This landscape of crusty gray salt is so very different and just amazing! We went to the section with the flamingo preserve and the lagoon before sunset and it was well worth it. There are paths through the flat, looking liked crusty grayish snow, but not slippery, and you can see the flamingos flying overhead and feeding in the water. Unfortunately, you can’t get really close to them, but still an experience.
Fantastic place in the middle of nowhere, but full of live. Scenes are unique!
Flamingos, salt, sun, volcanoes... Is all there in just on place.
These are the vast salt flats of Chile located south of San Pedro de Atacama along the Andes mountain range. There are several volcanoes dominating the landscape, and part of the attraction lies in the rock-like sharp edges of the salt platform, and the stark, bleak landscape of the Atacama. The salt flats are third largest in the world, and cover approximately 3,000 square kilometers, impressive considering Chile is a long stretch of landmass with little breadth.
The knowledge that these jagged edges of the salt landscape could cut through you at the slightest fall did little to dissuade us to lie atop this otherworldly landscape, cautiously ensuring that the weight of your body gets evenly distributed over the outcroppings. The drive from our hotel in Calama took over three hours, but the region that is so often uninviting to others proved to be an absolute feast to my eyes.
Beautiful place. Incredibly to see the sunset. The colours of the mountains changes as the sun goes down. You have to pay attention to the oposite side of the sun because the reflexion of it is magical. Totally recomend
Visit before sundown. In January see the flamingos. Have a tea picnic as you watch the sunset, but be sure to look at the mountains on the opposite side. Wear sneakers, shorts, a light jacket, sunglasses, a hat and sunblock.
Awesome spot, incredibly quiet. Apart from the busloads of Tourists all wearing either just-bought-at-the-airport outfits, or high-fashion. Both vaguely inappropriate. Mind you. My stupid wide and effective hat, heavy biking boots and full cover dusty clothing was appropriate for the climate, but won't find me any dates soon. Or ever.
The info centre is well laid out, and the short walk with intermittent stopping spots just long enough. Spent an hour here, breathing, fully loving the scenery, and trying to stay away from the tour bus victims. Didn't help that some of them clearly didn't hear the guide indicate a clockwise route. The place isn't designed for idiots to walk the wrong way, and they are very particular that you not step off the narrow path into the actual salt field. However, they do encourage you to feel, smell and even taste the crystals and rock around you. There was a tiny fissure on the path through which I could see running water. Had to taste that. Yee gods, I shall never need salt again.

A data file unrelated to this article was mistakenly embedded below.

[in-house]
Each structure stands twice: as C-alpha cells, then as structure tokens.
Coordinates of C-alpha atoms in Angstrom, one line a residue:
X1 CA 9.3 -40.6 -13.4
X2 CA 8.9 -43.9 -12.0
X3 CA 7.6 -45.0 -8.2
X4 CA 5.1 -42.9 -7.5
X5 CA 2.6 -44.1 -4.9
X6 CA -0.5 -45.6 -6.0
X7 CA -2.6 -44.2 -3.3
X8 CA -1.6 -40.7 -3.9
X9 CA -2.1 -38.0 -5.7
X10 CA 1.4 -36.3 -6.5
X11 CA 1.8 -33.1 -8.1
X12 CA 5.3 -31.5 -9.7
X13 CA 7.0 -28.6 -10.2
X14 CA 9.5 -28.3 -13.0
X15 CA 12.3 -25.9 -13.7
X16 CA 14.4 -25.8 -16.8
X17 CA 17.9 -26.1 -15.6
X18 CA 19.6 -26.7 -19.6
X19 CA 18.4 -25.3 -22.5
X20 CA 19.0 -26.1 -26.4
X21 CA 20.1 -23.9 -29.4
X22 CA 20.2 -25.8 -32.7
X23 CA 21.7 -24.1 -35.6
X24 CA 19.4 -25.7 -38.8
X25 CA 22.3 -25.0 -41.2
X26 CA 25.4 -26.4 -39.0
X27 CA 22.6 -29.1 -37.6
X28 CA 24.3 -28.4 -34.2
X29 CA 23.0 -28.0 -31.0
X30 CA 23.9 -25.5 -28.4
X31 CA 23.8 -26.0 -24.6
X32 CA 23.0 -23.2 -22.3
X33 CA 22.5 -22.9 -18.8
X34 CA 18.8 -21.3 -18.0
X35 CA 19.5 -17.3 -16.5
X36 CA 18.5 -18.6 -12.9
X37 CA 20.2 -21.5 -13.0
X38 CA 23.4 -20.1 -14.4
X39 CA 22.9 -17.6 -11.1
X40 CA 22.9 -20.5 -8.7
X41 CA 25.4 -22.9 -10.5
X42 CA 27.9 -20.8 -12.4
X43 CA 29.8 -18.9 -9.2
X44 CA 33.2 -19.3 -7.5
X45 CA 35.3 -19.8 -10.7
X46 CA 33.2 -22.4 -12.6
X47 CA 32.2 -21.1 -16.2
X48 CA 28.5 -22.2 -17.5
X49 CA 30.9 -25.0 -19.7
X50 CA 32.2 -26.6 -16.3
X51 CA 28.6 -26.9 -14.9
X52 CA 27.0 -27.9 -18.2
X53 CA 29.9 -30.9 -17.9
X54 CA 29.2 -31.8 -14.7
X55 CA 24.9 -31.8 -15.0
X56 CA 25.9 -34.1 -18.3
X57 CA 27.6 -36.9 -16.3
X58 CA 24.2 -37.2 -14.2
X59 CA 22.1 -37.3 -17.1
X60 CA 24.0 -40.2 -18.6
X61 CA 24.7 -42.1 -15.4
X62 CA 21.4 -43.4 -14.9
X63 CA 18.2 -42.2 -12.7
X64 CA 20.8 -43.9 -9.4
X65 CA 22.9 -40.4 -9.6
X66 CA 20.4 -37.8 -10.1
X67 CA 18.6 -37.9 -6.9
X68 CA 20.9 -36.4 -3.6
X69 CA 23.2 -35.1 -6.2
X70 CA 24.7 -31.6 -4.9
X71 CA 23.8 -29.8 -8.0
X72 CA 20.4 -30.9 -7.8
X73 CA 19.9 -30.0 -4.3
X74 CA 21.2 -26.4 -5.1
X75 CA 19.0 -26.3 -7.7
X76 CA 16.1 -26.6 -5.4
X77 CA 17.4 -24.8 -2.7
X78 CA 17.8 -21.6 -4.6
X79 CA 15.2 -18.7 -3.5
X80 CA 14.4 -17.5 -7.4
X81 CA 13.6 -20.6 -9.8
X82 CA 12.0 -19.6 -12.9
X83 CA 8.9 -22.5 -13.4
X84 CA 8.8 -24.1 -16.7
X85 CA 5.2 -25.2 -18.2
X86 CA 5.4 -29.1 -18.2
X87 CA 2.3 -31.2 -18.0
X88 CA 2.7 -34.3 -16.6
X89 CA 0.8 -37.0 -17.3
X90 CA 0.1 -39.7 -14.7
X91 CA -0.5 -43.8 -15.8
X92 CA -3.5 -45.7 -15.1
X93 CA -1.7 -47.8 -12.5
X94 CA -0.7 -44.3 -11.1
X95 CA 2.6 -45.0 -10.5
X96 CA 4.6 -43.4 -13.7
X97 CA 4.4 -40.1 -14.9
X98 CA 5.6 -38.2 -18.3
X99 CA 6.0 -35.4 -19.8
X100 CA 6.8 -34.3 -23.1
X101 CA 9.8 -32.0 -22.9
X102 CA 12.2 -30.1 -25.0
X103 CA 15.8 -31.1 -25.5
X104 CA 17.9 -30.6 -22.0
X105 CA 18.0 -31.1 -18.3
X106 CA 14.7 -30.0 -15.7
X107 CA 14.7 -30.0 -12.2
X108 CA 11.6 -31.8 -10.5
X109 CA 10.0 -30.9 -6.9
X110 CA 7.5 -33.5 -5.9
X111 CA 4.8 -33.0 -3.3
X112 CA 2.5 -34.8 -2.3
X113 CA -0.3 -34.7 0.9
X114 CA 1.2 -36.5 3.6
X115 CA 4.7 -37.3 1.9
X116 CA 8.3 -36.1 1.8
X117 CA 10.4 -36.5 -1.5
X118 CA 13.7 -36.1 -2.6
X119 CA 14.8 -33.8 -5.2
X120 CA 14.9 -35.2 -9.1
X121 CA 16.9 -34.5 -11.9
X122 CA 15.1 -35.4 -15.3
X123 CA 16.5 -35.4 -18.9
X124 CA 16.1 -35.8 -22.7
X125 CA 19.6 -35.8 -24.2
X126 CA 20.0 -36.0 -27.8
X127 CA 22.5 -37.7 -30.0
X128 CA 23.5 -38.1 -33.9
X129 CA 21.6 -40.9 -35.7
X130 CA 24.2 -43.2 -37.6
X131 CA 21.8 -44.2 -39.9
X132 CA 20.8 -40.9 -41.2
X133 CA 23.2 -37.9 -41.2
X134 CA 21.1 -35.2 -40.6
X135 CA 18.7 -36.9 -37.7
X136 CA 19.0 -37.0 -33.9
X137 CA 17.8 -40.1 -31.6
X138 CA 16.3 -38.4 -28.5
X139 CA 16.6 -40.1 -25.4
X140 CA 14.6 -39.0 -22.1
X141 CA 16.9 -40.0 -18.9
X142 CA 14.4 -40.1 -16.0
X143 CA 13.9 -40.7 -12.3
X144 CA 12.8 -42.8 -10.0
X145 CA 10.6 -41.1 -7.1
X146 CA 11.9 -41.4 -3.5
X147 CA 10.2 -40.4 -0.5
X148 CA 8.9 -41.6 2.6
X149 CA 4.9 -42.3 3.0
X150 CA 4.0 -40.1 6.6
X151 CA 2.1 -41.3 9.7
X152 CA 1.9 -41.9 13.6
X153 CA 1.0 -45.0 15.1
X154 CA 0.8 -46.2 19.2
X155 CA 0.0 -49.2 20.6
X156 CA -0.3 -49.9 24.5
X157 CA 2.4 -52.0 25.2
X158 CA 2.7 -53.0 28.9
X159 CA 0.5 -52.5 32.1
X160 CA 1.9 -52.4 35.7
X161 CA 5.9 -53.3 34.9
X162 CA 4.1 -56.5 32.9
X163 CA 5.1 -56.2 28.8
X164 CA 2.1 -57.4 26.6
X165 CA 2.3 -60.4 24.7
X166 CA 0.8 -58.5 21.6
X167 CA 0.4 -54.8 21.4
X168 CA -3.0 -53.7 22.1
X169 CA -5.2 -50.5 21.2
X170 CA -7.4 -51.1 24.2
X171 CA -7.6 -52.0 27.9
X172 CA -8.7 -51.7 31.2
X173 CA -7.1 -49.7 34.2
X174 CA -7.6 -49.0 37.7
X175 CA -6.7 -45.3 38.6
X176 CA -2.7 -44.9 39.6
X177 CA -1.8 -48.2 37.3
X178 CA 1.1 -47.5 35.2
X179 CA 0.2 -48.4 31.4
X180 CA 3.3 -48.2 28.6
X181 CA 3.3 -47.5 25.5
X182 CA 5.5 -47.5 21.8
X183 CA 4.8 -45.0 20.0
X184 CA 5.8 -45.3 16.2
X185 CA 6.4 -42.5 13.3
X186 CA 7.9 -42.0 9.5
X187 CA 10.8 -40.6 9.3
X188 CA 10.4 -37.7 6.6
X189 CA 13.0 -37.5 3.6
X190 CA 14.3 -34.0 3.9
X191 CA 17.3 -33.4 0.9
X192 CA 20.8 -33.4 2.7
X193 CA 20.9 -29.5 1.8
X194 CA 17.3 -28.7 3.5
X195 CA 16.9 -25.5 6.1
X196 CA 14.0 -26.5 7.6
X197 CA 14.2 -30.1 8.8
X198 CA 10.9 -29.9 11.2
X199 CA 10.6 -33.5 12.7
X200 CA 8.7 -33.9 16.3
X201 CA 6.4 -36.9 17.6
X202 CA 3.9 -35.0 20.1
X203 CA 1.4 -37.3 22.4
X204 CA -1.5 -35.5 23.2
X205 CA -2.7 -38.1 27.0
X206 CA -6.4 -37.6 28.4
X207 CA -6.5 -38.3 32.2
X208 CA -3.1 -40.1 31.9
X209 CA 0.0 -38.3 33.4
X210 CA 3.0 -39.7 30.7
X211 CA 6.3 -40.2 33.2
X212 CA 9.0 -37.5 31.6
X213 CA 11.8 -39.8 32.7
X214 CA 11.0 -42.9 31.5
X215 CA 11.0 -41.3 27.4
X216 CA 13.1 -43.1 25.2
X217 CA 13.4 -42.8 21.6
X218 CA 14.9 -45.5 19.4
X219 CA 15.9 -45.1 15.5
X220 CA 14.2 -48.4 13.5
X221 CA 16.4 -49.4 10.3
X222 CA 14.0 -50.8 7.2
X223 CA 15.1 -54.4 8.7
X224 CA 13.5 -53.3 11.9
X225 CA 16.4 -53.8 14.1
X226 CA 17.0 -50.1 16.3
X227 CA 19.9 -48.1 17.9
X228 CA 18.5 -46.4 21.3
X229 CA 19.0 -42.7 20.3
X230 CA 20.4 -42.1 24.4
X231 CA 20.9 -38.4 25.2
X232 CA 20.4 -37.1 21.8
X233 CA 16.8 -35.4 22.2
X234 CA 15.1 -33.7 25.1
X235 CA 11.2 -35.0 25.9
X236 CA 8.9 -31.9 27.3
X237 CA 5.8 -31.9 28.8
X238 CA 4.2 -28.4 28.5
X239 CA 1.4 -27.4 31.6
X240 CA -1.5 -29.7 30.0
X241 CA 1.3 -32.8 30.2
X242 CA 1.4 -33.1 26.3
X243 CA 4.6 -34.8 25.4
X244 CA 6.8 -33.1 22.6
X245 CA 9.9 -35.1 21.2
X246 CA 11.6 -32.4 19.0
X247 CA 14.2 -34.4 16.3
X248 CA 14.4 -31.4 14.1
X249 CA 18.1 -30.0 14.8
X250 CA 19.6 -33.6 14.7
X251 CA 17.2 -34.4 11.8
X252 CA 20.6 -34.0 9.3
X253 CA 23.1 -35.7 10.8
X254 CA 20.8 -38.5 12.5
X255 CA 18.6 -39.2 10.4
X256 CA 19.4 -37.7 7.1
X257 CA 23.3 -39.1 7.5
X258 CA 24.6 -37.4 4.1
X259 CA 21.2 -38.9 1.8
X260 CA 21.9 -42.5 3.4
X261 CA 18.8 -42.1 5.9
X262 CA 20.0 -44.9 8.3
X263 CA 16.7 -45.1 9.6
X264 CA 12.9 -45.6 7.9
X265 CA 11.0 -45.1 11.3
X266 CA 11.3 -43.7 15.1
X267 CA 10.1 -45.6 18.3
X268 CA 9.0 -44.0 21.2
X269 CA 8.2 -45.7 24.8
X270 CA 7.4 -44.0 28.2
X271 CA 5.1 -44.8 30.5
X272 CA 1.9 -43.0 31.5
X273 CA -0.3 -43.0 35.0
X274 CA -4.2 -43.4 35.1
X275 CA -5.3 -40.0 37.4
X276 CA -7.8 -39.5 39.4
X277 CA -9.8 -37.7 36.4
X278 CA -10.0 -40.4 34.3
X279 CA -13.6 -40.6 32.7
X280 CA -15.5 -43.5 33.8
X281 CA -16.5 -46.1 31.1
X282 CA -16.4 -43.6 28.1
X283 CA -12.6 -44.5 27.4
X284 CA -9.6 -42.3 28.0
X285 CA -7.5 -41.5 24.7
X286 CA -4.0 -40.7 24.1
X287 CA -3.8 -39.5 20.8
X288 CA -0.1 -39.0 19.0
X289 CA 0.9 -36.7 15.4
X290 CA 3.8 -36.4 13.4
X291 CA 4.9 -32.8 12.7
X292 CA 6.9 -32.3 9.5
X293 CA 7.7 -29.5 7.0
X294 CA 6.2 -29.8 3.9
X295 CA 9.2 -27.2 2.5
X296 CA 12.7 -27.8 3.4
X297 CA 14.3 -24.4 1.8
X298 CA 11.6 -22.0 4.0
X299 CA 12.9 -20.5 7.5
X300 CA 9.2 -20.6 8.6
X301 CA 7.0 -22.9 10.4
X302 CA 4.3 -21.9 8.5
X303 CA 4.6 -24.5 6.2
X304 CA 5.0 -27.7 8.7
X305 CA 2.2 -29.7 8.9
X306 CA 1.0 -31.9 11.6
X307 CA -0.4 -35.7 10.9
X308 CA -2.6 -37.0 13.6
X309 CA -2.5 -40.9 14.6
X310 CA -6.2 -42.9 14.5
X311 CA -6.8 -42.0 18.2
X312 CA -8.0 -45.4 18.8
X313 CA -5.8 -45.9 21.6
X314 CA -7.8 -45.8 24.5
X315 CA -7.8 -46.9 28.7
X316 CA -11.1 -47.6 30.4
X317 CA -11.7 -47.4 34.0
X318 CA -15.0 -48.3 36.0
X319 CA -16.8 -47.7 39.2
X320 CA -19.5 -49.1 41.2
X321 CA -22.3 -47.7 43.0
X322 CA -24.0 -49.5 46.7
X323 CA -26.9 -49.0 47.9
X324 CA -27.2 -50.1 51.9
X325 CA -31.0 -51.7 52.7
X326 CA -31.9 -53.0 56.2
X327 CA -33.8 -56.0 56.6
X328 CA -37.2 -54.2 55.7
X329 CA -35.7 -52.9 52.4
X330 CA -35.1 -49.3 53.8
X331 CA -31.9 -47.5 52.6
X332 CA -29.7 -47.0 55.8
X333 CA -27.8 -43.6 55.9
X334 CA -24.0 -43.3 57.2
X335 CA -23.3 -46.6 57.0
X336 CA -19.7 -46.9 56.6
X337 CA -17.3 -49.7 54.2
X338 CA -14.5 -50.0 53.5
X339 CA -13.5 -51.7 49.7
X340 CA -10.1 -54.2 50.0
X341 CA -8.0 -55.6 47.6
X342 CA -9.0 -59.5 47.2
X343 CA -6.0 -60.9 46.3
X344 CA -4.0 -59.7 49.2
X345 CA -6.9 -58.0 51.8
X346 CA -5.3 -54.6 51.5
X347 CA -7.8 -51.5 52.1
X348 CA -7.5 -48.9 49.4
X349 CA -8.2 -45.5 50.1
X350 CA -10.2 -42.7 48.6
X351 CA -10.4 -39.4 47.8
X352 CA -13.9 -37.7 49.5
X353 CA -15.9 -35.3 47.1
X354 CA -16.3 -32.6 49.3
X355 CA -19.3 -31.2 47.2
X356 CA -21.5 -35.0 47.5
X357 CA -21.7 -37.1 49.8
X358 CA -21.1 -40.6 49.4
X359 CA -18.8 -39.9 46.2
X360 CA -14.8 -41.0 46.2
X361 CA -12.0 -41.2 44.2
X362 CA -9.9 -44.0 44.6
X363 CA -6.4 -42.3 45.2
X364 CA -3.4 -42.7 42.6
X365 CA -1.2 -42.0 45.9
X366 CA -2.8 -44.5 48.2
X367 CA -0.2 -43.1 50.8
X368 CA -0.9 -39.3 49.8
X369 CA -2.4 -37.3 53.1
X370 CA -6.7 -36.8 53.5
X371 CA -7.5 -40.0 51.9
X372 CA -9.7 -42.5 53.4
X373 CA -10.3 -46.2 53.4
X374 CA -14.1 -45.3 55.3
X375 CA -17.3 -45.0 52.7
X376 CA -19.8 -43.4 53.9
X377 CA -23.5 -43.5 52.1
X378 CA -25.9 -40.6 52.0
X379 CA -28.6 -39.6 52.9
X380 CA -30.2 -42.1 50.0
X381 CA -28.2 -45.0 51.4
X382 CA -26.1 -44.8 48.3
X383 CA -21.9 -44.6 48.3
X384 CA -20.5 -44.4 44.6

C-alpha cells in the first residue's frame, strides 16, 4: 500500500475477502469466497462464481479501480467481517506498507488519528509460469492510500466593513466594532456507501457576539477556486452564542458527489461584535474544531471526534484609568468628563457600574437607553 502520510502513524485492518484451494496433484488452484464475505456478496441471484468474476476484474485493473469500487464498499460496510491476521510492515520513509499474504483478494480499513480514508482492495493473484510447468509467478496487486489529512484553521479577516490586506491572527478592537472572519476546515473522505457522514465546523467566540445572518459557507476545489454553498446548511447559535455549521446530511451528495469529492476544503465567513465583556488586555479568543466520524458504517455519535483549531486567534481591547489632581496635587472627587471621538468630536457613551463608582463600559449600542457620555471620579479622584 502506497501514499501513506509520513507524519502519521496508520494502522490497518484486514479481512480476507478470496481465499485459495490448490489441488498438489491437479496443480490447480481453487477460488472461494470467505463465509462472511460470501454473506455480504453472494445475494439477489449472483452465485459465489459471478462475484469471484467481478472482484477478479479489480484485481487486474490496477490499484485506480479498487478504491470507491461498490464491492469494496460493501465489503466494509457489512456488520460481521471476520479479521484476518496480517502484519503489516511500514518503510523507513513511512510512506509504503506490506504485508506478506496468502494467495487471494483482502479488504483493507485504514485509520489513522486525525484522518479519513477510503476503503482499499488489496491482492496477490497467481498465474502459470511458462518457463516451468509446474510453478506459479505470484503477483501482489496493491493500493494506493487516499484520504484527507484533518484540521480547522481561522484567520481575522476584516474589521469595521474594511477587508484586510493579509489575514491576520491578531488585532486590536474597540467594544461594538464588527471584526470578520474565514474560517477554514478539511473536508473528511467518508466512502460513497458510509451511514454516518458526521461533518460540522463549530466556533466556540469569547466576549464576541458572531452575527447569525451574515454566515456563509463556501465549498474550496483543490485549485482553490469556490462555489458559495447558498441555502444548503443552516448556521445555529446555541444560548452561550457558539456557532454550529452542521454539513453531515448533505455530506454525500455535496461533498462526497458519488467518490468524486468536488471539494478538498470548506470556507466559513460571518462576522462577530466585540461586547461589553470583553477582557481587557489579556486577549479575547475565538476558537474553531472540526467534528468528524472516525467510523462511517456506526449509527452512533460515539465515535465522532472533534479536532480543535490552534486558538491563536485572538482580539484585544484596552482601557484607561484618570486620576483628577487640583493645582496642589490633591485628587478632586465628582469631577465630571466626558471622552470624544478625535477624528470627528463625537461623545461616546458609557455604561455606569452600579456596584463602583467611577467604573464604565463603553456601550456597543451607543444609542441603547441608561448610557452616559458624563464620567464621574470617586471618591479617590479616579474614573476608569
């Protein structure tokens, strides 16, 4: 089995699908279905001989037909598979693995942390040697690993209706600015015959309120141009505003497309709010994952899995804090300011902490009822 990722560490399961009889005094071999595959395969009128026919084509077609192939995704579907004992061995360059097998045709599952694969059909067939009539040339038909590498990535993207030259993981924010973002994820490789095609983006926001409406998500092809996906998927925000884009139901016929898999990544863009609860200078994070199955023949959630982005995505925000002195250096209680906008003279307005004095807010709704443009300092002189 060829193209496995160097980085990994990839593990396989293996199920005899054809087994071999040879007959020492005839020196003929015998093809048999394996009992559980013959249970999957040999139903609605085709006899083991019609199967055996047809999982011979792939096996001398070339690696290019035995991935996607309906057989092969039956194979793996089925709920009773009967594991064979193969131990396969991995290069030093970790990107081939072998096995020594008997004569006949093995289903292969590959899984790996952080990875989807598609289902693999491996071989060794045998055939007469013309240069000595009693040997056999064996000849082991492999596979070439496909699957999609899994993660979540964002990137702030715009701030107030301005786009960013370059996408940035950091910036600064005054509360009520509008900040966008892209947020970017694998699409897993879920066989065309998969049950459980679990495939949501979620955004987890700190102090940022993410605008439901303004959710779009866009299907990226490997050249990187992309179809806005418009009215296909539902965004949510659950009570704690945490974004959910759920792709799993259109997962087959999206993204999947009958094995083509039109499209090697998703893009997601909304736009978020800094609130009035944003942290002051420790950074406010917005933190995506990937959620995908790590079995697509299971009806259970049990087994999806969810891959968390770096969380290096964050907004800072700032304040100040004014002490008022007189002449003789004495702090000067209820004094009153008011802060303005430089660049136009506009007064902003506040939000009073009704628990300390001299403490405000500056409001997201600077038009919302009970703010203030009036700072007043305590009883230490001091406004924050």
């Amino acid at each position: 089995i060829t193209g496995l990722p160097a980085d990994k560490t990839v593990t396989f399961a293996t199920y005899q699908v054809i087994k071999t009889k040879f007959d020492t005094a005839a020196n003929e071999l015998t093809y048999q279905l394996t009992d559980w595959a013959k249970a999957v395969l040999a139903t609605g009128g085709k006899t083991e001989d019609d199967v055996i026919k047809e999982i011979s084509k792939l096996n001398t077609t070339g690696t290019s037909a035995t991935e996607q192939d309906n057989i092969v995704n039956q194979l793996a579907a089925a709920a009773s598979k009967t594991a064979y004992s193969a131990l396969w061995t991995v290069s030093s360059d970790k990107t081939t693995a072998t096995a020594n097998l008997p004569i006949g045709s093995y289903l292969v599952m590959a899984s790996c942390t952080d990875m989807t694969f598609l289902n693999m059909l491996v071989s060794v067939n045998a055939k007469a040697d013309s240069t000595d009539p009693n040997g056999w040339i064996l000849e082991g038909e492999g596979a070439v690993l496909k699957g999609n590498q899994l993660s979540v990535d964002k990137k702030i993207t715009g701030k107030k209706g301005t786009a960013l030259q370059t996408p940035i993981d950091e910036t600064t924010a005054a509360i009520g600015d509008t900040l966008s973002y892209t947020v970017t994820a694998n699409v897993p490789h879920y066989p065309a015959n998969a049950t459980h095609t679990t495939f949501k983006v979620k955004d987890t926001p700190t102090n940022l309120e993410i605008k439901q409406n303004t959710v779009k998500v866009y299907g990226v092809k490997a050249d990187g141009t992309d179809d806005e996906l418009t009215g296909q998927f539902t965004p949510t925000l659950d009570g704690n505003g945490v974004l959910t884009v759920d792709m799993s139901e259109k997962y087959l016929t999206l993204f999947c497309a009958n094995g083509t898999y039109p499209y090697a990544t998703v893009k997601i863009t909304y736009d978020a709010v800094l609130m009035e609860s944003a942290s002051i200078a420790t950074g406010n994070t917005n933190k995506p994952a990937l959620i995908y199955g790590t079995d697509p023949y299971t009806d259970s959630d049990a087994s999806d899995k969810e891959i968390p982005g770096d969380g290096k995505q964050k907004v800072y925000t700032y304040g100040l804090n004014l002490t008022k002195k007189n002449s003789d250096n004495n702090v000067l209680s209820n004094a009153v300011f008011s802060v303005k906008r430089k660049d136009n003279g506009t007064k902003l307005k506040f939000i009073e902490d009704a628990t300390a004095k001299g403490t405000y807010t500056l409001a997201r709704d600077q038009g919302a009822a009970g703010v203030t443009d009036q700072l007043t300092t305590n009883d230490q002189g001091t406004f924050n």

I'm from Antofagasta . So I'm used to desert. And to be honest I don't like it.. till I went to salar de atacama . Just there I could realize how beautiful the desert can be, so I totally recommend it.
Every salar that we visited looked different and Salar de Atacama had its own beauty. The rough surface, with colorful puddles and lagoons, is magnificent to behold both up close and from far away, Chaxa Lagoon (reviewed separately) is a great place to experience Salar de Atacama.
They say that the sunset views are different every day but always remarkable. For safety reasons they have zoned off the surface from walkers, so no repetition of my previous visit when I rescued a lady's hat which had blown off! Visits are usually part of tours to Laguna Cejar, which is less saline than the Dead Sea but impressive nonetheless.
I could have soaked in this salt lagune for days. My body felt light as a feather and 100% better after swiming here. The scenery is beyond anything imaginable. I had never been to a place so beautiful and wonderous, and I have been to many places. I loved it and hightly recomend a visit.